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Ink

Administrator
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Well-known
Jan 8, 2011
22,393
Remove them from your network.

Reset your WiFi Password.

Re-add authorised devices.

Both Android and iPhones can randomise their MAC addresses when connecting to WiFi points.

Other devices may include, Fire TV sticks, VoIP devices, Powerline and WiFi boosters.
 

Xeno1234

Level 13
Thread author
Jun 12, 2023
633
I think there are several similar cases in K. community, probably a small glitch in some systems introduced with last update 21.15 🤔 although I'm not getting it.

I also use this tool in my systems, try it and confirm that there is no such unknown device in Your network: Wireless Network Watcher - Show who is connected to your wireless network

Also, do You have any Amazon FireTV or TV Box similar device connected to any home TV?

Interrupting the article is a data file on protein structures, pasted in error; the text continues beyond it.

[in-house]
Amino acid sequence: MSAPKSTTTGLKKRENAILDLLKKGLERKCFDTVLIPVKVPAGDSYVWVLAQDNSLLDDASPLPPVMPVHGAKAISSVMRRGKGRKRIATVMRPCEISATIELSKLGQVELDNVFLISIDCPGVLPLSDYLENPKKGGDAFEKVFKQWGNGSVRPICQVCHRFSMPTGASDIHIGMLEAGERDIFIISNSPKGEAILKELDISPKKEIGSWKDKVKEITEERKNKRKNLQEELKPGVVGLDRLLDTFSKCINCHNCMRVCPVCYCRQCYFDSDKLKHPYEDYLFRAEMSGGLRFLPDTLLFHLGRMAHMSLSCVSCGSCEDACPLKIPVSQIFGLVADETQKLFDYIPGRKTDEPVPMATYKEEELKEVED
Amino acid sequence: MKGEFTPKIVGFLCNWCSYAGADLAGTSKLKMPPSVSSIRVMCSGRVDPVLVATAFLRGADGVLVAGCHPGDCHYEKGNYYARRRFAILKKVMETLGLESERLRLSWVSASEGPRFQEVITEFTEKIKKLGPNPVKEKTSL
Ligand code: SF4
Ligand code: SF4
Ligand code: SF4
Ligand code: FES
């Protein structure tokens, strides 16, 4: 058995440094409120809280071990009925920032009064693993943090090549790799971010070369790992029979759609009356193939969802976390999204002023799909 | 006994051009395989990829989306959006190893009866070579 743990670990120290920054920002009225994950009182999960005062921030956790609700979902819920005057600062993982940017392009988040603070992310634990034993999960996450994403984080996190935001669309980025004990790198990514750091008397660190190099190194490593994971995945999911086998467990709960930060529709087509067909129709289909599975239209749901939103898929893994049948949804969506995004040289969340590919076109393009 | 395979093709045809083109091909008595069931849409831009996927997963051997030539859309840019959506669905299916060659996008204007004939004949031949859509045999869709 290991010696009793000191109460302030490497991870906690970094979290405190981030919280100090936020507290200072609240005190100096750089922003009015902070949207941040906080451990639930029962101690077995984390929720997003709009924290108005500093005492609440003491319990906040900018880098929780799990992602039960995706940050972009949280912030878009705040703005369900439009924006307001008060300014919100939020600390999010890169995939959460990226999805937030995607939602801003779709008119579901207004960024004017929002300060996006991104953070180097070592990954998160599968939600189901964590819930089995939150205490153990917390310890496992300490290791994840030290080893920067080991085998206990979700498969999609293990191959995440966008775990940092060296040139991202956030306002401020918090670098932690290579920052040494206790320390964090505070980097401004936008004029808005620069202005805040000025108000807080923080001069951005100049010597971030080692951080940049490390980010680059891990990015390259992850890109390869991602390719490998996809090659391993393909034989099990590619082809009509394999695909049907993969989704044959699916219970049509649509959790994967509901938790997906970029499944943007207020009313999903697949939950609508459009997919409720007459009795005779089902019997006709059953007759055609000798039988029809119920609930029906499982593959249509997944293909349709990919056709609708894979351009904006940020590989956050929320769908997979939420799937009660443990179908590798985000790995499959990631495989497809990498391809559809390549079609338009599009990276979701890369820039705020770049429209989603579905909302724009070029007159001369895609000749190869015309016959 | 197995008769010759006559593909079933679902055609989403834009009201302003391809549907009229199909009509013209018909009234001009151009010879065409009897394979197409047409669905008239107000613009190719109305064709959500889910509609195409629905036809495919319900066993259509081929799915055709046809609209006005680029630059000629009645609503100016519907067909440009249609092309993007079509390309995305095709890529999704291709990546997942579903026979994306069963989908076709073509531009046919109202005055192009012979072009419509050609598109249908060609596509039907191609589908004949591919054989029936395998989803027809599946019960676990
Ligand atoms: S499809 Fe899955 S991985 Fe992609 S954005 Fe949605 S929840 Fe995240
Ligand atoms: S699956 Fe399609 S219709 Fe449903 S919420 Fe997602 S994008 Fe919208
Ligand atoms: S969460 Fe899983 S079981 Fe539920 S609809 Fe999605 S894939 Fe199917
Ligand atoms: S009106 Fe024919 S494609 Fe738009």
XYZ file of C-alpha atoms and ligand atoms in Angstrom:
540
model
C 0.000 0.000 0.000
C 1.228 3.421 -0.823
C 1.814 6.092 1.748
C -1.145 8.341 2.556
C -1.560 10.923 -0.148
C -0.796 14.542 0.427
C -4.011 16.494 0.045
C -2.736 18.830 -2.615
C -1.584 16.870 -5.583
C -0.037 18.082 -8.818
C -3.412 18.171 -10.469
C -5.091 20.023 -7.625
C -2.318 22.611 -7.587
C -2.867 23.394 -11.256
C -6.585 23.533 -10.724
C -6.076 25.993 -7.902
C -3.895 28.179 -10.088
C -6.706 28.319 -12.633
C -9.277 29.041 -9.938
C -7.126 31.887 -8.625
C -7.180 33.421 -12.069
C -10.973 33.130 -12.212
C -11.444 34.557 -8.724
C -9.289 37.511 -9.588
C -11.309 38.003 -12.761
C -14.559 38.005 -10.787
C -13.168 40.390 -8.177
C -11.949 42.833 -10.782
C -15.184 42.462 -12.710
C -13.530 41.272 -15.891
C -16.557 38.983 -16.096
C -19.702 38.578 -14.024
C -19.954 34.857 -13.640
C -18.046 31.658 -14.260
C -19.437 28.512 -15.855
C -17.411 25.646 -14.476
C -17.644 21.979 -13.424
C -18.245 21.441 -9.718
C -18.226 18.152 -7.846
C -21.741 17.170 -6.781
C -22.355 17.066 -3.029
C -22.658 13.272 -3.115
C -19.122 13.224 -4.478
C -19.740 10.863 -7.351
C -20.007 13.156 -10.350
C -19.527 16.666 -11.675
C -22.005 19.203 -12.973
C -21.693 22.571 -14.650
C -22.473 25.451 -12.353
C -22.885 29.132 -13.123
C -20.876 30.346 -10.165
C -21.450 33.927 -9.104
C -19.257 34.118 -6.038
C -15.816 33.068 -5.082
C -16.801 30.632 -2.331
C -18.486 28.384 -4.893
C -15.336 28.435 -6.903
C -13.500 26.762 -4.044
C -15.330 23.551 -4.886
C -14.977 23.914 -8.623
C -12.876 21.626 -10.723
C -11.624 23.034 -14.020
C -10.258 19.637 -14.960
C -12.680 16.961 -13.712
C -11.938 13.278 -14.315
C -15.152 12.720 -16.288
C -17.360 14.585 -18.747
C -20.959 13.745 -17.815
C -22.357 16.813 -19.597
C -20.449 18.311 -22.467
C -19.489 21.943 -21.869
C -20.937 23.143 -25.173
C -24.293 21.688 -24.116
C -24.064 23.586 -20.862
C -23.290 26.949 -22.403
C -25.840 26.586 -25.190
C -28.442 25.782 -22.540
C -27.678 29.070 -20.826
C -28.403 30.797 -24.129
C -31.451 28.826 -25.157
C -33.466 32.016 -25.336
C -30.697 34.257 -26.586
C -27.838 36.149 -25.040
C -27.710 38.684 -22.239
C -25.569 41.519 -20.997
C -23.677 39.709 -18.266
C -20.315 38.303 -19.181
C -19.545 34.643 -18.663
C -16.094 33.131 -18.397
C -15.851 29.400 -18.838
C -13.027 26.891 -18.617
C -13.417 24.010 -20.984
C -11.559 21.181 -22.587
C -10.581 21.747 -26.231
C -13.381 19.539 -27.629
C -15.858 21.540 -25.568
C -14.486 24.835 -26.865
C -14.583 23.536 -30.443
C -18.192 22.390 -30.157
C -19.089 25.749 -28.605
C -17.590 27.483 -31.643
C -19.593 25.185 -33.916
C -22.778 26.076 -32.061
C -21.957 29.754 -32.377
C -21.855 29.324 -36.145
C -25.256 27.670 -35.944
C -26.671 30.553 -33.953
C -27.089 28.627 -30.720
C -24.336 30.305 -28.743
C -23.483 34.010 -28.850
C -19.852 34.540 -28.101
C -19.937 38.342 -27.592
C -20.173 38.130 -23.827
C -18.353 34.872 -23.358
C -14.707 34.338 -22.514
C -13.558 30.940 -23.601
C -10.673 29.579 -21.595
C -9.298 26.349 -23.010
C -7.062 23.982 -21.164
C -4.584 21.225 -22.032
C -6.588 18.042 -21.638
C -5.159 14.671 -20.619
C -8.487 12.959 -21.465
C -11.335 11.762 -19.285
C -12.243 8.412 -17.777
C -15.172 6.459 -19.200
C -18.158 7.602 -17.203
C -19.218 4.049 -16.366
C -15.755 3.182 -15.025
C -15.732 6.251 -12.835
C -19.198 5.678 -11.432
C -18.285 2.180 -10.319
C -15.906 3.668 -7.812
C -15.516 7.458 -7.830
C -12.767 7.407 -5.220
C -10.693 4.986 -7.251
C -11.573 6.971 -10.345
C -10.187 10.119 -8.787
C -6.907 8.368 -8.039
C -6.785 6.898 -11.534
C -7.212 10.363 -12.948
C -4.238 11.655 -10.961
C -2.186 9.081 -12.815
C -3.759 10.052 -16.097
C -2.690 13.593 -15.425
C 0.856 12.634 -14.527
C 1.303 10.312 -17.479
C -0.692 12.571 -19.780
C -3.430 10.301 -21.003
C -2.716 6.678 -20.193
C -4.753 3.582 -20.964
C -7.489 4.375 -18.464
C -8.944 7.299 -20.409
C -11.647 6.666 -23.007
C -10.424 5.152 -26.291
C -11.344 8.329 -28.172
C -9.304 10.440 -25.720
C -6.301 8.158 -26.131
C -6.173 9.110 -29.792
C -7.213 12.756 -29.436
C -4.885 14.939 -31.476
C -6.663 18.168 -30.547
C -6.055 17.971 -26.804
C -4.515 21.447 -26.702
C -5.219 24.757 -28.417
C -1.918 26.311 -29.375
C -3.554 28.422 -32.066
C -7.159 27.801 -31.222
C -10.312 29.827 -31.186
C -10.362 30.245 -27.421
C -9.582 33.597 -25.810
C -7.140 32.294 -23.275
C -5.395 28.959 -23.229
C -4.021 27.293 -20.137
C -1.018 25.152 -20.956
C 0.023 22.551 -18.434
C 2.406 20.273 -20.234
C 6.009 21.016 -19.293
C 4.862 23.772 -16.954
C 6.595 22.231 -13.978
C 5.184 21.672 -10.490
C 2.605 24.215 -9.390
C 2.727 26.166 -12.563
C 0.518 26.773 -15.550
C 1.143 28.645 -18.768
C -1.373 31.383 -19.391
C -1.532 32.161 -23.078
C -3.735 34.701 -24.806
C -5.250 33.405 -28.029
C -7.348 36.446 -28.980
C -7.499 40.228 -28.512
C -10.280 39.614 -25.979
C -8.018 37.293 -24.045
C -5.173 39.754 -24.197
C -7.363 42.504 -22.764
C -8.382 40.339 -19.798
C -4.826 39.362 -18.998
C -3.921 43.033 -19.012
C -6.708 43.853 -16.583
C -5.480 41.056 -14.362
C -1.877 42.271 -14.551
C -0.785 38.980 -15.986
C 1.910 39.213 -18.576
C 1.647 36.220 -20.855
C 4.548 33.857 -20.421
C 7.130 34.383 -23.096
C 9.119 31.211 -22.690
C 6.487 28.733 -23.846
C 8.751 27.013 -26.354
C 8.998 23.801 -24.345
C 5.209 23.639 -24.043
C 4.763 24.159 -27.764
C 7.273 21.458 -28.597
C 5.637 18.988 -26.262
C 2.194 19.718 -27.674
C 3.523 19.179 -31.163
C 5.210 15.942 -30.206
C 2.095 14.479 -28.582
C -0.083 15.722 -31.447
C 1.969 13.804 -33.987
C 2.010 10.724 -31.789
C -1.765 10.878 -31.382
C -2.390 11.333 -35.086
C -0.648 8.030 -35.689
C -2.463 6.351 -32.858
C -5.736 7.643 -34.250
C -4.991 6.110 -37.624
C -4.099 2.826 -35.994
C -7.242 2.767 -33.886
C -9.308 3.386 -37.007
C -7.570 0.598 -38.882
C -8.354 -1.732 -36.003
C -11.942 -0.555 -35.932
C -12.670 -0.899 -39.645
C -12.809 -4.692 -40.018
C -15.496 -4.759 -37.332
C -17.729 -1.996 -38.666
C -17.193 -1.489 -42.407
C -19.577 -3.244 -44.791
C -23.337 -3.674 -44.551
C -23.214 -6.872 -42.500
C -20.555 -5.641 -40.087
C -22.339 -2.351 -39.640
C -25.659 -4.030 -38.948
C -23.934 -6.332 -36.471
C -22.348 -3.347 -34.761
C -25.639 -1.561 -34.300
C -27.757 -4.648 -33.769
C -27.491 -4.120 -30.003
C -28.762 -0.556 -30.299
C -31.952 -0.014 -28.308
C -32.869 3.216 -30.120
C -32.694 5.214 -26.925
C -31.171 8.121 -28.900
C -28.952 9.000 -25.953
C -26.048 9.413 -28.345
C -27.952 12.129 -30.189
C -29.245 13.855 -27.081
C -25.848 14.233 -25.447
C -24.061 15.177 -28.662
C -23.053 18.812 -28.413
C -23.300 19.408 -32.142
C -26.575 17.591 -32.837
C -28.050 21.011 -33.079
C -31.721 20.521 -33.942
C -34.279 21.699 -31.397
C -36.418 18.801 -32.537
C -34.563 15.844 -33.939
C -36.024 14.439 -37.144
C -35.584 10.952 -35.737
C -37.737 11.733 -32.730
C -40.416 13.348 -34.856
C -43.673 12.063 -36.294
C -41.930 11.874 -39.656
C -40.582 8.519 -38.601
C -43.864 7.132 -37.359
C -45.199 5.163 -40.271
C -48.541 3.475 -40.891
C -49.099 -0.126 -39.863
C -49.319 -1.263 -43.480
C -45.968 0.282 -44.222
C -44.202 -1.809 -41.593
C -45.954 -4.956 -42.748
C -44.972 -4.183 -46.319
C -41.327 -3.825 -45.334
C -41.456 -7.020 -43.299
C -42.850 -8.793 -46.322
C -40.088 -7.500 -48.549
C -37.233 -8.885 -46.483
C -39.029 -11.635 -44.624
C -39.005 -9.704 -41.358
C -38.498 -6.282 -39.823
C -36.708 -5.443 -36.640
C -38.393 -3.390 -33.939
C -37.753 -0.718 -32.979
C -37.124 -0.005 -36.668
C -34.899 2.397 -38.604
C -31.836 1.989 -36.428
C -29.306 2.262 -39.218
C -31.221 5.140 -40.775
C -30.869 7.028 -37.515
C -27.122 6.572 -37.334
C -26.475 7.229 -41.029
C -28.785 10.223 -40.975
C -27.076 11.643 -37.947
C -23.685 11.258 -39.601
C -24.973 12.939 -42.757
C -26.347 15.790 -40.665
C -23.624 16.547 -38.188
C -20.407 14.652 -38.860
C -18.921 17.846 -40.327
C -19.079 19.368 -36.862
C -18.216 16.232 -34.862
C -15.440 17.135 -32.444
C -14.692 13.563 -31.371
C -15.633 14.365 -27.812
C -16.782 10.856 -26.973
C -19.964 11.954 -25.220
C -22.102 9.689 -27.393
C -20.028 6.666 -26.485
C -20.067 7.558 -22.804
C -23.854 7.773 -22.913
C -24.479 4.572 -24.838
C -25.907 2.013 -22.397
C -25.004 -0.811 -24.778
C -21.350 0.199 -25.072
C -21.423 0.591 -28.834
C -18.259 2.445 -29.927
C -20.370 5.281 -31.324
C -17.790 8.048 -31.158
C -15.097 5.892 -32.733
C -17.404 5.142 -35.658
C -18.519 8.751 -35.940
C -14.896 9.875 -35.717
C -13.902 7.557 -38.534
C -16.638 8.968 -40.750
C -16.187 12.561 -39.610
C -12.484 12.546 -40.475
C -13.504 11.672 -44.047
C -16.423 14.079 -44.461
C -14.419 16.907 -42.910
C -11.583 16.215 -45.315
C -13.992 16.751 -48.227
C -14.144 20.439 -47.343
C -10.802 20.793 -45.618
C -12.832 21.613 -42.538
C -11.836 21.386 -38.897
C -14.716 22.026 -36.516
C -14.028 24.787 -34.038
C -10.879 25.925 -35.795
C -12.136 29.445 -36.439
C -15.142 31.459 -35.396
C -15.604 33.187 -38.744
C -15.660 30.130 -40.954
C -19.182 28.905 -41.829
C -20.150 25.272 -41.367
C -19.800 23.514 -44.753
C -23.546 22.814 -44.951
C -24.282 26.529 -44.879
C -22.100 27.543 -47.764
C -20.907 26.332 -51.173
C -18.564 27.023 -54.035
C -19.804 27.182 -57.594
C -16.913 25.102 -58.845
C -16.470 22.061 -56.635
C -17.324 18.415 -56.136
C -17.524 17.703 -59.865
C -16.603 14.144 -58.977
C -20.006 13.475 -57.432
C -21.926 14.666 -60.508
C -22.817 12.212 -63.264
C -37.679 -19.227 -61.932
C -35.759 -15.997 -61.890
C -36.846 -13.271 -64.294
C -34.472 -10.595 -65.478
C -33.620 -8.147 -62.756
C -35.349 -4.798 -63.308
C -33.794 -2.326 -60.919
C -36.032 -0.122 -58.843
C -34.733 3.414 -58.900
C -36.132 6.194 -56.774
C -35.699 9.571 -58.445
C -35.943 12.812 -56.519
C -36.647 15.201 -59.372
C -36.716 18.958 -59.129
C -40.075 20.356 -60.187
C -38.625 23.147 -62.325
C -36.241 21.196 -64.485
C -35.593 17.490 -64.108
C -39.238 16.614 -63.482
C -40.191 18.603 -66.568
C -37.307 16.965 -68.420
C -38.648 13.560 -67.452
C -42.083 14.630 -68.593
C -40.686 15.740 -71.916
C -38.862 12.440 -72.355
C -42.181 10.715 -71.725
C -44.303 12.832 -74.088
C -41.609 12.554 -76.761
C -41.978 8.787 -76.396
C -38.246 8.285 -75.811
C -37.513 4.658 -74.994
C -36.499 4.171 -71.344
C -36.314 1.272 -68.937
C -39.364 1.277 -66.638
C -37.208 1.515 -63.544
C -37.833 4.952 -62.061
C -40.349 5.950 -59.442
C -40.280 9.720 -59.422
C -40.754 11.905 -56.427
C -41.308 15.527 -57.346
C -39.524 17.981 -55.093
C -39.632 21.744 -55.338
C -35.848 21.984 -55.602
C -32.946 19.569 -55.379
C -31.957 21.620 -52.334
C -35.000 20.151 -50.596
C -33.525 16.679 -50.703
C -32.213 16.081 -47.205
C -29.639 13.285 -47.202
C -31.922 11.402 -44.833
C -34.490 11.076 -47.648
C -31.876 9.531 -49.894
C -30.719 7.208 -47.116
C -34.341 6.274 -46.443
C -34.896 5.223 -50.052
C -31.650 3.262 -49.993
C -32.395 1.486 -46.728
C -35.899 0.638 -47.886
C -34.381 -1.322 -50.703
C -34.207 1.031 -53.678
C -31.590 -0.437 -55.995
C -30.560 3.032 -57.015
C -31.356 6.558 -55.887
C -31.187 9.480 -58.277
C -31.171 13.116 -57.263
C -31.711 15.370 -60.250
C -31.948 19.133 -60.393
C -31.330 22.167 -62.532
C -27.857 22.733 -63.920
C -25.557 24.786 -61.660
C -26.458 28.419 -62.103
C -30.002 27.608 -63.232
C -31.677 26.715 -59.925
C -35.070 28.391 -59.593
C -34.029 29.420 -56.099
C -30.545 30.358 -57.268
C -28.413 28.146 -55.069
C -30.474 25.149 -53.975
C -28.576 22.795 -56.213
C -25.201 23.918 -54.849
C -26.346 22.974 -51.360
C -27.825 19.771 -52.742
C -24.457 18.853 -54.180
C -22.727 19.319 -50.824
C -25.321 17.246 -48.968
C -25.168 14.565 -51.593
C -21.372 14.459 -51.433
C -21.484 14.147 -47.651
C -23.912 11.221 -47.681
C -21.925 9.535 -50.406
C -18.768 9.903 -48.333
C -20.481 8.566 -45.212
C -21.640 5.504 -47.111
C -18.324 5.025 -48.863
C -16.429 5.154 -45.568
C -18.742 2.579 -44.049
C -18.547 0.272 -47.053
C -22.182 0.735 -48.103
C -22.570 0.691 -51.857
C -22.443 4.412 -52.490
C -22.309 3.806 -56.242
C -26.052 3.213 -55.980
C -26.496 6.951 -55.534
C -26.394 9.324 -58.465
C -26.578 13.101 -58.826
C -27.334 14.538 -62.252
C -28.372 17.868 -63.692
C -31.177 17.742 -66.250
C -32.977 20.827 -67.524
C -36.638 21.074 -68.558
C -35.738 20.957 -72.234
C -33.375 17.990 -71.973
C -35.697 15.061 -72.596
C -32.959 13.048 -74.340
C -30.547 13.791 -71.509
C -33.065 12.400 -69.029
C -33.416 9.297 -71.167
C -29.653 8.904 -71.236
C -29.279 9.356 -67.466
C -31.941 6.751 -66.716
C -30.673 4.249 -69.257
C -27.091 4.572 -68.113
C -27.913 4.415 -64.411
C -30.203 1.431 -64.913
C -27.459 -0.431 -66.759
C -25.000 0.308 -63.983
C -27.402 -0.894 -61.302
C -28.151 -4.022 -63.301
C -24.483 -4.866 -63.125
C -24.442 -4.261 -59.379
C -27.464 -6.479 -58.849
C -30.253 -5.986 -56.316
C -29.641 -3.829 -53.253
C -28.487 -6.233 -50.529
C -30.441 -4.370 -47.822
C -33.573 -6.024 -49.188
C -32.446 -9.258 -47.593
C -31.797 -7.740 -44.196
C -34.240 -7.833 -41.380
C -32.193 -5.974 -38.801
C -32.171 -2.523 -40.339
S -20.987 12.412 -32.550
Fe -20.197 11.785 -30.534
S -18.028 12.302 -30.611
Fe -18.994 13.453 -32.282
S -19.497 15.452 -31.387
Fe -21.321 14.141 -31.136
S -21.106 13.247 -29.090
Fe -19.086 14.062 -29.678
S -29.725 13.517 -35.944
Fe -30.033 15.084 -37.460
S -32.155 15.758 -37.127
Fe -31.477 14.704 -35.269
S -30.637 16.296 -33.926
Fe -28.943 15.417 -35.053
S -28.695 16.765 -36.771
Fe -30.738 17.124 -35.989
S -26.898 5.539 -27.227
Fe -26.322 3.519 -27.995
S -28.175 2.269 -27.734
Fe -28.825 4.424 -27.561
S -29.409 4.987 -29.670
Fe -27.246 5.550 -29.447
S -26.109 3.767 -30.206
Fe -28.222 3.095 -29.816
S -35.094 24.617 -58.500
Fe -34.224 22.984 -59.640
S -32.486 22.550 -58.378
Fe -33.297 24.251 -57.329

What are the IPs of those unknown devices? Are in the same IP range as Your router?
They have appeared before the most recent update. I don’t think I have any TV Box’s or similar devices. The IP range in pretty sure is the same, but I’d like to know how to check.

Unfortunately I don’t think I can convince my parents to randomly block a device on the network as they’re going to say it’s fine and I’m overreacting. They’ve been in the network for a while and nothing bad has happened.

For my PC, I can try to block connection to their IP with Kaspersky’s Firewall.
 

EdwardMatthew

New Member
Nov 7, 2023
2
If you find unknown devices on your network, especially after running malware, it's best to be cautious. First, double-check all your devices to ensure they are accounted for. Changing your Wi-Fi password can help disconnect any unknown devices. Keep an eye on your network activity for any unusual behavior. If you're still unsure, consider seeking advice from a professional or your ISP. Better safe than sorry!